Karl Miller

We live at a time when reporters go to foreign countries where there is trouble and come back to write books in which they say that it was hard to make out what was going on. When they say this, they are apt to be called writers, rather than reporters. Writers don’t know what is going on. But they can be very good at conveying what it was like to be there, and to be writing it down. An arch-priest of these mysteries is V.S. Naipaul, whose foreign countries figure as areas of darkness, where coups and crises are glimpsed but may remain inscrutable. Another is Ryszard Kapuściński, an expert in what his new book calls ‘confusion’, who has attended 27 revolutions in the Third World. These revolutions, he believably reports, have been confusions. There he sat in his writer’s hotel room, venturing out into a series of tight corners, filing his copy, then leaving for Warsaw to compose his short books – objects physically slight but charged with these confusions. They are wonderfully done, and they have caused a stir of approval in this country, while also raising doubts. In a recent New Left Review Benedict Anderson made sharp criticisms of the work of the journalist and poet James Fenton in which a comparison with that of Kapuściński was noted: you were left with the sense of two talented crisis-fancying literary tourists.

Kapuściński exercises a personal charm which must have helped him to establish friendly relations with the people he met, and to gather material, and which can seem to befriend the Western reader. Born in 1932, he retired as a foreign correspondent for the Polish Press Agency in 1981, by which time his three books had started to come out. They describe three falls: that of the Emperor Haile Selassie, that of the Shah and that of the colonial masters of Angola. No fall from power within the Eastern bloc of nations is mentioned in any of the books.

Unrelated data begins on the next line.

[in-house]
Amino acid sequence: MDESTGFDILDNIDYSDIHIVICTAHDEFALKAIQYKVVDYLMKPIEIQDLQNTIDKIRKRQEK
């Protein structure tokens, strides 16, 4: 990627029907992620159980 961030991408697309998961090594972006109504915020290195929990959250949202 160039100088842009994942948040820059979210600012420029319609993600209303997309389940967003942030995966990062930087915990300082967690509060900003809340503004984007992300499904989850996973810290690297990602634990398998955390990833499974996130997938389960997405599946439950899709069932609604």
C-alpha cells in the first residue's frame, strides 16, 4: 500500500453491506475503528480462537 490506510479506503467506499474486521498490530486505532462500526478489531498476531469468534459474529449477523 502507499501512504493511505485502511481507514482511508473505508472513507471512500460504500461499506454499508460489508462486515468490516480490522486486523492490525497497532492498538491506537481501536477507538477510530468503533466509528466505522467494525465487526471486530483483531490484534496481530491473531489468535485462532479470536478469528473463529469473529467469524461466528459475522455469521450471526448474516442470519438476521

The Ethiopian book, published in Britain in 1983, showed him to be a writer interested in ‘autocrats’ – in absolute power and in the transformation of that power into its indistinguishable opposite. He says that it is ‘difficult to say when omnipotence becomes powerlessness’. Not that the stories of Haile Selassie and the Shah are any great advertisement for the omnipotence of omnipotence. Both rulers had reason to fear. Both of them, though, were rulers whom Western journalists used to admire: they were jewels in the crown of freedom, and yet endearingly autocratic. Kapuściński’s first two books will serve to deter any cult of the dear dead king in question. In The Emperor he writes: ‘For the starvelings it had to suffice that His Munificent Highness personally attached the greatest importance to their fate, which was a very special kind of attachment, of an order higher than the highest. It provided the subjects with a soothing and uplifting hope that whenever there appeared in their lives an oppressive mischance, some tormenting difficulty, His Most Unrivalled Highness would hearten them – by attaching the greatest importance to that mischance or difficulty.’ The Emperor has something of the technique of comic and fantastic exaggeration that we associate with Dickens, and something of the manner, too, of Dickens’s reader, Kafka:

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